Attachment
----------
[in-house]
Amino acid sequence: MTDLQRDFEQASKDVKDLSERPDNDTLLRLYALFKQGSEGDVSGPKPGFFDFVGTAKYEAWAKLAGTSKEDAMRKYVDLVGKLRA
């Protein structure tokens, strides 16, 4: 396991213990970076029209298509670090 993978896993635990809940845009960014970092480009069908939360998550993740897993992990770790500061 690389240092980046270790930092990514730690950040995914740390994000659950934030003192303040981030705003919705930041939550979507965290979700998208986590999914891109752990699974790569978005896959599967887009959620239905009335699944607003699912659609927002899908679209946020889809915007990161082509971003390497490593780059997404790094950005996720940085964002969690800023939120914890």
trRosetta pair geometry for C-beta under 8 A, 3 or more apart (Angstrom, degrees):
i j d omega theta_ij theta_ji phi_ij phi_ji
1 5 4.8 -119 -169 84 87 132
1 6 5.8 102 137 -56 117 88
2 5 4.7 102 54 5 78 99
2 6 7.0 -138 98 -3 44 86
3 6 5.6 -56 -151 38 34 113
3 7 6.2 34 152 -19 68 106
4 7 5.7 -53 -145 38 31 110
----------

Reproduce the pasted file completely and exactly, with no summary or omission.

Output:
[in-house]
Amino acid sequence: MTDLQRDFEQASKDVKDLSERPDNDTLLRLYALFKQGSEGDVSGPKPGFFDFVGTAKYEAWAKLAGTSKEDAMRKYVDLVGKLRA
């Protein structure tokens, strides 16, 4: 396991213990970076029209298509670090 993978896993635990809940845009960014970092480009069908939360998550993740897993992990770790500061 690389240092980046270790930092990514730690950040995914740390994000659950934030003192303040981030705003919705930041939550979507965290979700998208986590999914891109752990699974790569978005896959599967887009959620239905009335699944607003699912659609927002899908679209946020889809915007990161082509971003390497490593780059997404790094950005996720940085964002969690800023939120914890």
trRosetta pair geometry for C-beta under 8 A, 3 or more apart (Angstrom, degrees):
i j d omega theta_ij theta_ji phi_ij phi_ji
1 5 4.8 -119 -169 84 87 132
1 6 5.8 102 137 -56 117 88
2 5 4.7 102 54 5 78 99
2 6 7.0 -138 98 -3 44 86
3 6 5.6 -56 -151 38 34 113
3 7 6.2 34 152 -19 68 106
4 7 5.7 -53 -145 38 31 110